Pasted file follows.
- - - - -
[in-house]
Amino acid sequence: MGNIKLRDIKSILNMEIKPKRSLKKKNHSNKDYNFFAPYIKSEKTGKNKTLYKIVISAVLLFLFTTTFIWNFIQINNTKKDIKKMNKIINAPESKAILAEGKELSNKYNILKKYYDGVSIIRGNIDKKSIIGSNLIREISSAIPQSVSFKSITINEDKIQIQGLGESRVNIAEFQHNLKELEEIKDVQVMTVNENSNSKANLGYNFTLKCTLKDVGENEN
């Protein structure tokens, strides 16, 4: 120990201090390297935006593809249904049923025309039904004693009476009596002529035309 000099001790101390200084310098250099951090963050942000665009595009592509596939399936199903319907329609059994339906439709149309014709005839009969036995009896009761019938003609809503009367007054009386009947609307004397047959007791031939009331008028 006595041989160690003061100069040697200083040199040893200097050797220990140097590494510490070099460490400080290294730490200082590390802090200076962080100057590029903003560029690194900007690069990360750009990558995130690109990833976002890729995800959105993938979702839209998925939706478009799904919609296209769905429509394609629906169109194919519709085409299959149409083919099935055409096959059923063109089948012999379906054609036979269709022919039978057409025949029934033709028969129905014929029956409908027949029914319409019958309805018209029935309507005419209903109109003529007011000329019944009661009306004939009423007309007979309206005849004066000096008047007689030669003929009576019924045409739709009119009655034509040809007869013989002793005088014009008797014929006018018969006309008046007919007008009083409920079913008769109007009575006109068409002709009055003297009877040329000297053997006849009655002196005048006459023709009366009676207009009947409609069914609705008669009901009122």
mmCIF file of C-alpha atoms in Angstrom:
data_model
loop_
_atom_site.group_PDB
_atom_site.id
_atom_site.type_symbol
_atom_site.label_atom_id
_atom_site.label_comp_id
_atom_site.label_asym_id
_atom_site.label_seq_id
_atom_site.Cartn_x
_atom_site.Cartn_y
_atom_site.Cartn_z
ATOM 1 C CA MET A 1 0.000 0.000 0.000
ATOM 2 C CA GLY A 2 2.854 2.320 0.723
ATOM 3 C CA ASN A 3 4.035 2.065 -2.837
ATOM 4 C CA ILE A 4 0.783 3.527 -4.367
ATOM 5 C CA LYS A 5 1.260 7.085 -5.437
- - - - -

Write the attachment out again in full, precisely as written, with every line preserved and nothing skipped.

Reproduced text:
[in-house]
Amino acid sequence: MGNIKLRDIKSILNMEIKPKRSLKKKNHSNKDYNFFAPYIKSEKTGKNKTLYKIVISAVLLFLFTTTFIWNFIQINNTKKDIKKMNKIINAPESKAILAEGKELSNKYNILKKYYDGVSIIRGNIDKKSIIGSNLIREISSAIPQSVSFKSITINEDKIQIQGLGESRVNIAEFQHNLKELEEIKDVQVMTVNENSNSKANLGYNFTLKCTLKDVGENEN
């Protein structure tokens, strides 16, 4: 120990201090390297935006593809249904049923025309039904004693009476009596002529035309 000099001790101390200084310098250099951090963050942000665009595009592509596939399936199903319907329609059994339906439709149309014709005839009969036995009896009761019938003609809503009367007054009386009947609307004397047959007791031939009331008028 006595041989160690003061100069040697200083040199040893200097050797220990140097590494510490070099460490400080290294730490200082590390802090200076962080100057590029903003560029690194900007690069990360750009990558995130690109990833976002890729995800959105993938979702839209998925939706478009799904919609296209769905429509394609629906169109194919519709085409299959149409083919099935055409096959059923063109089948012999379906054609036979269709022919039978057409025949029934033709028969129905014929029956409908027949029914319409019958309805018209029935309507005419209903109109003529007011000329019944009661009306004939009423007309007979309206005849004066000096008047007689030669003929009576019924045409739709009119009655034509040809007869013989002793005088014009008797014929006018018969006309008046007919007008009083409920079913008769109007009575006109068409002709009055003297009877040329000297053997006849009655002196005048006459023709009366009676207009009947409609069914609705008669009901009122």
mmCIF file of C-alpha atoms in Angstrom:
data_model
loop_
_atom_site.group_PDB
_atom_site.id
_atom_site.type_symbol
_atom_site.label_atom_id
_atom_site.label_comp_id
_atom_site.label_asym_id
_atom_site.label_seq_id
_atom_site.Cartn_x
_atom_site.Cartn_y
_atom_site.Cartn_z
ATOM 1 C CA MET A 1 0.000 0.000 0.000
ATOM 2 C CA GLY A 2 2.854 2.320 0.723
ATOM 3 C CA ASN A 3 4.035 2.065 -2.837
ATOM 4 C CA ILE A 4 0.783 3.527 -4.367
ATOM 5 C CA LYS A 5 1.260 7.085 -5.437